What it Takes to be a Linchpin?

Do you see how prolific a shipper Seth is? To be a linchpin of inclusion you need to ship. You need to ship away from your work. Away from the workshop or lesson. You ship anytime from anywhere. On a Sunday or while on holiday. An important point that Seth makes here is that linchpins do not follow instructions. They make their own instructions. By making their own choices about shipping, linchpins ultimately inspire others to act and make a difference.

Being a Giver

stacks_image_450Linchpins are ‘Givers.’ They freely give their experience, time and domain knowledge without any expectation of receiving anything in return. In this way they are highly successful people in the area of inclusion. In his book Give and Take, Adam Grant explores the role of givers, matchers and takers in society and in business. As a giver you act entirely in the interests of others, such as by giving help, providing mentoring or providing connections to others. As a matcher you give in the expectation that you will receive something comparable in return. And as a taker your priority interest is in what you receive back for giving anything in the first place. He argues, with a good deal of evidence, that givers are most often the people that are truly successful in their fields. Linchpins of inclusion must be givers by nature of their role and commitment.

Using your Status

Now this does not mean linchpins have celebrity or social status. But linchpins have domain knowledge and current relevant authority. That’s powerful and can make a difference. So it deserves to be used. If a linchpin is invited to be a keynote speaker at an international conference, he or she accepts and relishes the opportunity to contribute. Linchpins don’t shy away and think they are not competent or don’t deserve the opportunity. They go outside their comfort zone because they know they can make a contribution and a difference. Linchpins chose themselves to be leaders rather than waiting for someone else to ask them to be a leader. A linchpin will nominate themselves to be on the committee because they know that if they are not there nobody will consider inclusion in the same way that they do. ‘Status’ is often seen as a dirty word. But failure to recognise your status will result in missed opportunities.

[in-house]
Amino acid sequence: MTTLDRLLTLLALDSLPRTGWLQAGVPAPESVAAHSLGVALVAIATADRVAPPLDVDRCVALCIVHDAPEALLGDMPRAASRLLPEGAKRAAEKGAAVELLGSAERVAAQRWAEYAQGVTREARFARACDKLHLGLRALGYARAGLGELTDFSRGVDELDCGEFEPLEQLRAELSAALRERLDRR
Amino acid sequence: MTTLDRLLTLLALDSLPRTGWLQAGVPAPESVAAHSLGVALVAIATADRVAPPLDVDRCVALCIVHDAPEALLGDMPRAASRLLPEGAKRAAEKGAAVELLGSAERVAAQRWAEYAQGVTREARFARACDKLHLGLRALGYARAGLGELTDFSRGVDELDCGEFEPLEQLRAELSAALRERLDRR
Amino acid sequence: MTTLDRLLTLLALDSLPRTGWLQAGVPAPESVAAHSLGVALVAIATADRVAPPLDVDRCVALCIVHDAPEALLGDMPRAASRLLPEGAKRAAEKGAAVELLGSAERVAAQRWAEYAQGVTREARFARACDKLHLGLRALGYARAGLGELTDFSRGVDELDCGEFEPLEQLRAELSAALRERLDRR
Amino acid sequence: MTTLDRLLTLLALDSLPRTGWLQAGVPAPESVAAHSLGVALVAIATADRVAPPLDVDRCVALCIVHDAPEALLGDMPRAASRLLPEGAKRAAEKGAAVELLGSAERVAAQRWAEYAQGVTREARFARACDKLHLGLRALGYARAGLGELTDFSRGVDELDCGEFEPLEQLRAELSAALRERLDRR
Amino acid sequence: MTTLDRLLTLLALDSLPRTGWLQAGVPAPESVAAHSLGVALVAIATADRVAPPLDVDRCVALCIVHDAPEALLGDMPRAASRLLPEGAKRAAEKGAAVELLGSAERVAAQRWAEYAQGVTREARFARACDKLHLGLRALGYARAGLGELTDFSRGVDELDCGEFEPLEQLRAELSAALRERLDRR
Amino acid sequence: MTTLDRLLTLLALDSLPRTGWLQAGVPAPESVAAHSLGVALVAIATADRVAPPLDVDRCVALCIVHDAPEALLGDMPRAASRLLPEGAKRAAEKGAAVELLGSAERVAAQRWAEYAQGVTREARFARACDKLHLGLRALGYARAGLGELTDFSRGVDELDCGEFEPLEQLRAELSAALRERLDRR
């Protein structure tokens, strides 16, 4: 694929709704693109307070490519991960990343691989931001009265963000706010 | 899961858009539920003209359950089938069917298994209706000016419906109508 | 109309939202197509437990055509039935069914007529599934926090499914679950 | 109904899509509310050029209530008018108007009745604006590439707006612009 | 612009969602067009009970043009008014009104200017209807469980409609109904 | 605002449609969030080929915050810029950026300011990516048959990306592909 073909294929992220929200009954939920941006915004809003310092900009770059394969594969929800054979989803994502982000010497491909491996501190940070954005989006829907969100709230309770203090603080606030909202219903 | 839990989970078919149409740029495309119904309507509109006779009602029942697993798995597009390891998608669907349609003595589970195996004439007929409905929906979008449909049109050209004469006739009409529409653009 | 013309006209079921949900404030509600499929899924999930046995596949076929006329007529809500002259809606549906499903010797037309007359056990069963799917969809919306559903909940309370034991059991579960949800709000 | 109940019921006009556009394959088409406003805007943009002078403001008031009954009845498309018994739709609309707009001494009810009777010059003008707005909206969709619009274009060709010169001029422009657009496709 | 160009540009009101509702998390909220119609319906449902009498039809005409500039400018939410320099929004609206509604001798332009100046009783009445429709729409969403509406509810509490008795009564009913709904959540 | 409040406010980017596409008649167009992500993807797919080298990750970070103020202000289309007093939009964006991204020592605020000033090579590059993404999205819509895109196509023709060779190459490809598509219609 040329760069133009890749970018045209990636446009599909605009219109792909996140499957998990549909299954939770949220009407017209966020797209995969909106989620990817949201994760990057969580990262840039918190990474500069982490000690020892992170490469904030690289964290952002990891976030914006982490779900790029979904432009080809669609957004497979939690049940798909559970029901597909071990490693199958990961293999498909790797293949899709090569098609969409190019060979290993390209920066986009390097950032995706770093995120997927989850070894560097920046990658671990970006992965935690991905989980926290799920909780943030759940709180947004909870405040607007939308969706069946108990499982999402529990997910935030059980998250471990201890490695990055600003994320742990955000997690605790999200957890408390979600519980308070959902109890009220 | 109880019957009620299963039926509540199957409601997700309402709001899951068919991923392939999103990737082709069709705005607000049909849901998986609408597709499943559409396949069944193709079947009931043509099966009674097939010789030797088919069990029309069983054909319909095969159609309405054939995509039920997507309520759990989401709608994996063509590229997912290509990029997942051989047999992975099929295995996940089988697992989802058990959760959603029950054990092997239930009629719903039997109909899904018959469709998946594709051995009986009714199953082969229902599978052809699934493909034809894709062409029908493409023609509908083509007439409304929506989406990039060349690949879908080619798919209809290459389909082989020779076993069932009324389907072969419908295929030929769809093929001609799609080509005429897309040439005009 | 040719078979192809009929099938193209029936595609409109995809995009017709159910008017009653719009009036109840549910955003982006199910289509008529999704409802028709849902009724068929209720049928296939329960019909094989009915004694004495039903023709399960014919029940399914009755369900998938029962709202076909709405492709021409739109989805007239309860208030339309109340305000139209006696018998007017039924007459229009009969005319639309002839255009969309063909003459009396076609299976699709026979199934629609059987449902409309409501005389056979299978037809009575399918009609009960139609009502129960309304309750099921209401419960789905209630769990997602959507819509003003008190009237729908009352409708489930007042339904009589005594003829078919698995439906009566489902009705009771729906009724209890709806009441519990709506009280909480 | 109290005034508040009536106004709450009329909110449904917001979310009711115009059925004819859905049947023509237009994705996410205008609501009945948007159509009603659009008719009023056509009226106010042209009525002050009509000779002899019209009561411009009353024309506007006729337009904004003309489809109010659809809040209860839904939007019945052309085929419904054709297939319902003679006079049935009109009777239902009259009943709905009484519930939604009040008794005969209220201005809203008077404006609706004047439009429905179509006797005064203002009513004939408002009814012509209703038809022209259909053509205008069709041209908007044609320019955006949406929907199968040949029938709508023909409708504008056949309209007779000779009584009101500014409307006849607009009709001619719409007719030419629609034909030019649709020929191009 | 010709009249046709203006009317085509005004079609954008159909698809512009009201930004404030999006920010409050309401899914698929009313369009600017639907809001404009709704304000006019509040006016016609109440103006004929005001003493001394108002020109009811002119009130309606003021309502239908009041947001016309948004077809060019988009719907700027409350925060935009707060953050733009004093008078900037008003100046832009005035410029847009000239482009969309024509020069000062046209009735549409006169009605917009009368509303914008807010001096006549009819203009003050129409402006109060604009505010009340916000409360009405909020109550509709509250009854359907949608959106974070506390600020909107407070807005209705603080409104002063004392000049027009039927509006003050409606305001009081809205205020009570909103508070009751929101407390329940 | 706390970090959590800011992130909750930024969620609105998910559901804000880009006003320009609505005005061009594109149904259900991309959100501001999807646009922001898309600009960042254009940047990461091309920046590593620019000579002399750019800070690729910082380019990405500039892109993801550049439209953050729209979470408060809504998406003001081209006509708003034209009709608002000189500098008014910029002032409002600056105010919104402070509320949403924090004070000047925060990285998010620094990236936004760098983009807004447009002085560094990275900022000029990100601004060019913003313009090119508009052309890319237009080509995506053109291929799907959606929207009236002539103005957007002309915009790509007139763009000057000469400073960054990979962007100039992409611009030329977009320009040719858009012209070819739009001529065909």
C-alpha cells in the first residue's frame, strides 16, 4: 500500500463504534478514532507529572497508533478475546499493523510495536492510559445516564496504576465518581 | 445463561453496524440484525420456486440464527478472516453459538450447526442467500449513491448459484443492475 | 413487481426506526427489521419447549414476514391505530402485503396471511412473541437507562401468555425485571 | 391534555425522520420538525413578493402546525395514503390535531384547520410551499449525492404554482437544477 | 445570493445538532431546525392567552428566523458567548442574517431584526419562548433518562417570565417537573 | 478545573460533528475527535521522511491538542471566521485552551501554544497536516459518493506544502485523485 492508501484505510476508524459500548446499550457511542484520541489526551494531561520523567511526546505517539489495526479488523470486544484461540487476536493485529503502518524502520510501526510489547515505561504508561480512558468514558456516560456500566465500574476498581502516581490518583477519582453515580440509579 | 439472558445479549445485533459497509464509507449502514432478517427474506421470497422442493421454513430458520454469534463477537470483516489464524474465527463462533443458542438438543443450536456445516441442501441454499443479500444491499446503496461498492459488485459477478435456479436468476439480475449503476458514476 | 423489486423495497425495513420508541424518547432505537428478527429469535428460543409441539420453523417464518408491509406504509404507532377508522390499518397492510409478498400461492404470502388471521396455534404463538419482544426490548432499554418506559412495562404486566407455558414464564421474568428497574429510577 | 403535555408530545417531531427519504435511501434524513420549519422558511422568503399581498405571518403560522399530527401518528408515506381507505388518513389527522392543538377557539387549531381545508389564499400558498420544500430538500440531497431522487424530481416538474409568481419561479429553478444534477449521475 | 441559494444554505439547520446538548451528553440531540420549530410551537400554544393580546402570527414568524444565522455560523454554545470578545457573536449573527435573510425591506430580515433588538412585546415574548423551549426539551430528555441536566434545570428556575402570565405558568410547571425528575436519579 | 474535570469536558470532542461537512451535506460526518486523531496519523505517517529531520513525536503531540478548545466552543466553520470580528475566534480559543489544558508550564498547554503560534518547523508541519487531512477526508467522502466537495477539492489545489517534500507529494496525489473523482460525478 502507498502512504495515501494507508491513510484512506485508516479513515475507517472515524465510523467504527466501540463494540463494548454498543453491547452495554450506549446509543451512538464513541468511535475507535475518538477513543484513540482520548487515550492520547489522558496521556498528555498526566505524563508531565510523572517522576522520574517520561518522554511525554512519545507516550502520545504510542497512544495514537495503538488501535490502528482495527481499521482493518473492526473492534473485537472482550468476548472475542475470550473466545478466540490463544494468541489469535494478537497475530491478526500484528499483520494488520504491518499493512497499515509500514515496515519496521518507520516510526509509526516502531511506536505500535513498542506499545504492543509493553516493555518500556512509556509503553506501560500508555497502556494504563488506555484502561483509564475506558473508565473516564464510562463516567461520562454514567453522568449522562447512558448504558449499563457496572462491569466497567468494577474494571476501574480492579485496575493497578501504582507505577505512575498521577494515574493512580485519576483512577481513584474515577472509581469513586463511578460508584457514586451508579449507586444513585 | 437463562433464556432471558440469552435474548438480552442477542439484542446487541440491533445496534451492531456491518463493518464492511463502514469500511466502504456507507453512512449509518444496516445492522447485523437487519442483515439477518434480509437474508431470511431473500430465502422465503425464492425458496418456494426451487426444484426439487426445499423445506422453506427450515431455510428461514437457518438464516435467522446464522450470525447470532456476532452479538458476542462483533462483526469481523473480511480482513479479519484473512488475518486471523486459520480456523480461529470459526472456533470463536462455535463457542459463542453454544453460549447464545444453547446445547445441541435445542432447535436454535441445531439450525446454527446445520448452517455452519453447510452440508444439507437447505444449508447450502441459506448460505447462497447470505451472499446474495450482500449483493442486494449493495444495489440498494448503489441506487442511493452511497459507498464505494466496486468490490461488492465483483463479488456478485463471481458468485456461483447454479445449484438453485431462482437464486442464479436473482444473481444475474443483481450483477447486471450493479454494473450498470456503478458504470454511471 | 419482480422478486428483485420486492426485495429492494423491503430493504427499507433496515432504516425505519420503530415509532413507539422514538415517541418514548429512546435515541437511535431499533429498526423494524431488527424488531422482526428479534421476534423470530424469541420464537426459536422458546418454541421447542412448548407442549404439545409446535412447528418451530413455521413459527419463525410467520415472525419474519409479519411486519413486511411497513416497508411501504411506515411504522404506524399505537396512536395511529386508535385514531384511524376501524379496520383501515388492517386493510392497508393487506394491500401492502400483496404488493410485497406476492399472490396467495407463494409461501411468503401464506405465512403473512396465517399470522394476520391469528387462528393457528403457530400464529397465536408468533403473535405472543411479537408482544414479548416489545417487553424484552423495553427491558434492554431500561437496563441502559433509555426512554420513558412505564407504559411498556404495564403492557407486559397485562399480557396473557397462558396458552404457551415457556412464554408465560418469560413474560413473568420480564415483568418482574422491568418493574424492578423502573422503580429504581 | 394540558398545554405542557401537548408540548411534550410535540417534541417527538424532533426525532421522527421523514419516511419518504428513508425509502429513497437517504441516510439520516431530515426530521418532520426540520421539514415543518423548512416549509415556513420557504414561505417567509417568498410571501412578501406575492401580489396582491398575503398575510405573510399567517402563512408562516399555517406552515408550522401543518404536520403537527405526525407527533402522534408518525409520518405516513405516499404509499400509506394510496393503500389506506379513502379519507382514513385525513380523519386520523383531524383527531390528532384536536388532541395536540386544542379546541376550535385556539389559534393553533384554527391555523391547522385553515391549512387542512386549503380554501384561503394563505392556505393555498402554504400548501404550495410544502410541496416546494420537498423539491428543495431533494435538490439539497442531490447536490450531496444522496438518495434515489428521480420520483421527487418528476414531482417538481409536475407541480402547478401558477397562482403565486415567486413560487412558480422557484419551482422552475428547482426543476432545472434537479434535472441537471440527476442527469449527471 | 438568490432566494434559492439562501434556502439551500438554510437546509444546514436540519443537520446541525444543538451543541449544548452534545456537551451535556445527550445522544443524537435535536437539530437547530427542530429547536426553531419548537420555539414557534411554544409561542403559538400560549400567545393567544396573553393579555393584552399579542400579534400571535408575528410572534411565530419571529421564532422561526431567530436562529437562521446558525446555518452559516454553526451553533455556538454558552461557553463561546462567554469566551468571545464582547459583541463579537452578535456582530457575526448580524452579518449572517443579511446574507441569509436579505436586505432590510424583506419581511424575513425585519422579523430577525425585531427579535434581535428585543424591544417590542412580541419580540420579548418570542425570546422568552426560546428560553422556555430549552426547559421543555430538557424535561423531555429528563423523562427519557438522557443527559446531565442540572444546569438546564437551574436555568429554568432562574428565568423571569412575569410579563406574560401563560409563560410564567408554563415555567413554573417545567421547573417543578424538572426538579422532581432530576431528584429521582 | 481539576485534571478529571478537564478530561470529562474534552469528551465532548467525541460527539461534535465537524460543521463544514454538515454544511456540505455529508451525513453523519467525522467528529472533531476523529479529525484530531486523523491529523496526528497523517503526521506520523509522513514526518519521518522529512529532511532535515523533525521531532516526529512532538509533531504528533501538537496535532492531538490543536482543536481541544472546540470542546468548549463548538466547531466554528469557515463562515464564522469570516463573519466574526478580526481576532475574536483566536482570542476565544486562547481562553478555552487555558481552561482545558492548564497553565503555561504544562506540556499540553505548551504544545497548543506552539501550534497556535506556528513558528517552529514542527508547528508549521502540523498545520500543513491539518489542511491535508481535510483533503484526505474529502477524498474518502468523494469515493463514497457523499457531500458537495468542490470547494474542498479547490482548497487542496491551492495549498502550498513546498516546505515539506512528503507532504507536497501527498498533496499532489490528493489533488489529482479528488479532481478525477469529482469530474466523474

So, are you a linchpin of inclusion? Do you put yourself out there to make a noise about inclusion? Do you ship?

No doubt that we need more people to be linchpins of inclusion. Get out there and use your status.


About the author: Peter Downs

About the author: Peter Downs

Founding Director - The Inclusion Club

Peter is Founding Director of The Inclusion Club and Manager of Play by the Rules – a national initiative to promote safe, fair and inclusive sport. Peter has worked for over 25 years in the field of inclusive sport, disability sport and physical activity including 17 years managing the Australian Sports Commission’s Disability Sport Unit.  In 2013 Peter was fortunate enough to receive a Churchill Fellowship to study models of best practice in inclusive sport and physical activity.